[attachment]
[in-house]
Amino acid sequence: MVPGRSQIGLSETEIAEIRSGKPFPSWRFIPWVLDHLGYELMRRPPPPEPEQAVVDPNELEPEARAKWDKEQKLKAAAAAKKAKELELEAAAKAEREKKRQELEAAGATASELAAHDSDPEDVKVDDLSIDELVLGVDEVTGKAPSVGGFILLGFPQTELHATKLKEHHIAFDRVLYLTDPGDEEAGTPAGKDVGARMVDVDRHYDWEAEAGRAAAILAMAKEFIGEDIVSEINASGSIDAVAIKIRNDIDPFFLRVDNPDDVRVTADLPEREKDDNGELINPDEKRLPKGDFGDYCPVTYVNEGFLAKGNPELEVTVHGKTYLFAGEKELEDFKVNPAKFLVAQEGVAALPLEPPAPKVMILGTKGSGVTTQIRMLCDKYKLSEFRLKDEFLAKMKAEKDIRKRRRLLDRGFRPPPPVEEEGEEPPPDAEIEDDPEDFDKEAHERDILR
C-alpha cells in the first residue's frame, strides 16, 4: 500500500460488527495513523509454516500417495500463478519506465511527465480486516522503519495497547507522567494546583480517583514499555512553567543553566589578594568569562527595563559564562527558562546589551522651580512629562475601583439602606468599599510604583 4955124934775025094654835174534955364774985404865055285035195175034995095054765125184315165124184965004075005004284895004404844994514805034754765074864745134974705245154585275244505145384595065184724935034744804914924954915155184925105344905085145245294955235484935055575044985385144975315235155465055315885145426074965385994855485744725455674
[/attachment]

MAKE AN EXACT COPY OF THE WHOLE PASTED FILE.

[in-house]
Amino acid sequence: MVPGRSQIGLSETEIAEIRSGKPFPSWRFIPWVLDHLGYELMRRPPPPEPEQAVVDPNELEPEARAKWDKEQKLKAAAAAKKAKELELEAAAKAEREKKRQELEAAGATASELAAHDSDPEDVKVDDLSIDELVLGVDEVTGKAPSVGGFILLGFPQTELHATKLKEHHIAFDRVLYLTDPGDEEAGTPAGKDVGARMVDVDRHYDWEAEAGRAAAILAMAKEFIGEDIVSEINASGSIDAVAIKIRNDIDPFFLRVDNPDDVRVTADLPEREKDDNGELINPDEKRLPKGDFGDYCPVTYVNEGFLAKGNPELEVTVHGKTYLFAGEKELEDFKVNPAKFLVAQEGVAALPLEPPAPKVMILGTKGSGVTTQIRMLCDKYKLSEFRLKDEFLAKMKAEKDIRKRRRLLDRGFRPPPPVEEEGEEPPPDAEIEDDPEDFDKEAHERDILR
C-alpha cells in the first residue's frame, strides 16, 4: 500500500460488527495513523509454516500417495500463478519506465511527465480486516522503519495497547507522567494546583480517583514499555512553567543553566589578594568569562527595563559564562527558562546589551522651580512629562475601583439602606468599599510604583 4955124934775025094654835174534955364774985404865055285035195175034995095054765125184315165124184965004075005004284895004404844994514805034754765074864745134974705245154585275244505145384595065184724935034744804914924954915155184925105344905085145245294955235484935055575044985385144975315235155465055315885145426074965385994855485744725455674